American commentators see room for improvement in the U.S. response
to the Haitian earthquake. They've called for altering immigration policy, but
their constructive criticism pales next to French ire.
Two French op-eds accuse the U.S. of hijacking the Haitian humanitarian crisis, unilaterally taking charge of aid efforts. Is this just about Franco-American competition for spotlight, or do the French have a legitimate complaint? While the French have downplayed reports of friction over U.S. management of Haiti's airport, the opinions show the persistence of complaints that the U.S. has prioritized image over aid, and American security over Haitian security.
- Is This Aid or Occupation? In analysis for Le Monde, Corine Lesnes sums up the French complaints, recounting the U.S. Air Force's takeover of the Port-au-Prince airport, where a broken tower was hindering air movement in and out of the country. The Americans, once in control, "privileged military flights to the detriment of aid," Lesnes points out, while Hillary Clinton and Haitian president René Préval came to an agreement regarding control of the airport "in the hangar 'seized' by Seargeant Chris Grove and transformed, since, into an American headquarters." Noting that bad situations in Haiti can wind up sending thousands of Haitians, waterborne, towards Florida, Lesnes argues that the American response is a matter of "national security." Also, she says, the response is important for American image, both in general and, in particular, after the disappointingly slow reaction to Hurricane Katrina--Obama's "moral imperative" is, in fact, "a question of leadership." Lesnes finishes by noting the U.S.'s history of interventions in Haiti, starting in 1915 with Woodrow Wilson and continuing to include President Clinton's reenstatement of the future "bloody dictator" Jean-Bertrand Aristide.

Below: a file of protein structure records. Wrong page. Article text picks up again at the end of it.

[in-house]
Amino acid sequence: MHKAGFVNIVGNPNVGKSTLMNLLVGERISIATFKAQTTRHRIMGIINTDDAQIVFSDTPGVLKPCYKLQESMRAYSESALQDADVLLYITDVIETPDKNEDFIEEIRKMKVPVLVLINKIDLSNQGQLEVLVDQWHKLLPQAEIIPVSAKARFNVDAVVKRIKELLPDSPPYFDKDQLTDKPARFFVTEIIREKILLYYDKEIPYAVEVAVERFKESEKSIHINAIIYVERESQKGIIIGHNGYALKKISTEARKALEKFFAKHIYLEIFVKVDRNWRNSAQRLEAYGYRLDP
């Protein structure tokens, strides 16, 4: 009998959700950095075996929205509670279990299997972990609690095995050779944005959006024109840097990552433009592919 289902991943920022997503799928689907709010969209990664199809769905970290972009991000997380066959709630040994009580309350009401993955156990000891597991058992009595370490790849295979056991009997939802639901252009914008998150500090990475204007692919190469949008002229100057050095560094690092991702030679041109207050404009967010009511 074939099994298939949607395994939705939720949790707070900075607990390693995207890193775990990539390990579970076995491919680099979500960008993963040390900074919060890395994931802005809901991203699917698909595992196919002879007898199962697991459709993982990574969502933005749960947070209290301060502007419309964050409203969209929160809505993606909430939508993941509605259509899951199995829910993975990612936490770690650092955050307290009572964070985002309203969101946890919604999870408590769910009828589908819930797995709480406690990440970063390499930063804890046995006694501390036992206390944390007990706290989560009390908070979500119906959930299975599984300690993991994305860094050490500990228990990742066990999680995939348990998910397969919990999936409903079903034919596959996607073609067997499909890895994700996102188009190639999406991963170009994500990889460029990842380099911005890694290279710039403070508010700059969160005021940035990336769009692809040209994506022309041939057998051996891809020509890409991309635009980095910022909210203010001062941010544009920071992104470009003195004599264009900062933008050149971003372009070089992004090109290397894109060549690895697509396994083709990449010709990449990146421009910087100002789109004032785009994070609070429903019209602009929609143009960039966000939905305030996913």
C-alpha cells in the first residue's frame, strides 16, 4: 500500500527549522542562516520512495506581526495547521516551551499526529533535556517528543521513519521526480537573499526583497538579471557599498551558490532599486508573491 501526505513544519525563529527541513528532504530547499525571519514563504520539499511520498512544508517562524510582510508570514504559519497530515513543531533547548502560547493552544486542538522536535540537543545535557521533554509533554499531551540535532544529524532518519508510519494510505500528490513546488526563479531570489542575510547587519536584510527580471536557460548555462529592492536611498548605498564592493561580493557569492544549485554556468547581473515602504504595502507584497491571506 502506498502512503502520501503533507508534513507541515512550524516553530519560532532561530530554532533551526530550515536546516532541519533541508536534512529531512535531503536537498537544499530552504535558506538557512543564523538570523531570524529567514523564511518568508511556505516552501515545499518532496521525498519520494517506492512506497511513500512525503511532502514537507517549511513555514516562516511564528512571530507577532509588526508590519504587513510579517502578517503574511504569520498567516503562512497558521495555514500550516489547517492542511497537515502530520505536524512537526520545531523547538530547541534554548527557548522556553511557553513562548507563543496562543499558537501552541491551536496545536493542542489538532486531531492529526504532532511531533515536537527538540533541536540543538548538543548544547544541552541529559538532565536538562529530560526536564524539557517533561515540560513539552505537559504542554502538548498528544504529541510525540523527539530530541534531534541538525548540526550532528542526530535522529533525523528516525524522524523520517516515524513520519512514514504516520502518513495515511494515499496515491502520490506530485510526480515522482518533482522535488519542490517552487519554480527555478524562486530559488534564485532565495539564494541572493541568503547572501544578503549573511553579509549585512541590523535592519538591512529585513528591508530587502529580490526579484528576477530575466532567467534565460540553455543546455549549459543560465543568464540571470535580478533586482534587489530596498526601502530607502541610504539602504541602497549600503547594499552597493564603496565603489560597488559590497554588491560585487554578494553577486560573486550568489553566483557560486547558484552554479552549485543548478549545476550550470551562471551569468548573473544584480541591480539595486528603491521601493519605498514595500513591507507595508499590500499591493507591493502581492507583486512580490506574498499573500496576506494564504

- Obama's Motives While thinking American aid a good thing, Yves Thréard at Le Figaro has a harshly cynical take on President Obama's motives, saying that the president, "low in the polls, criticized for his foreign policy, is seizing this opportunity to restore his image." The earthquake, Thréard writes, "permits him to promote American unity by associating his action with his two predecessors, Bill Clinton and the Republican Bush." And his pledge to stand by the Haitians? "He is seeking to contain the temptation to migrate to the U.S."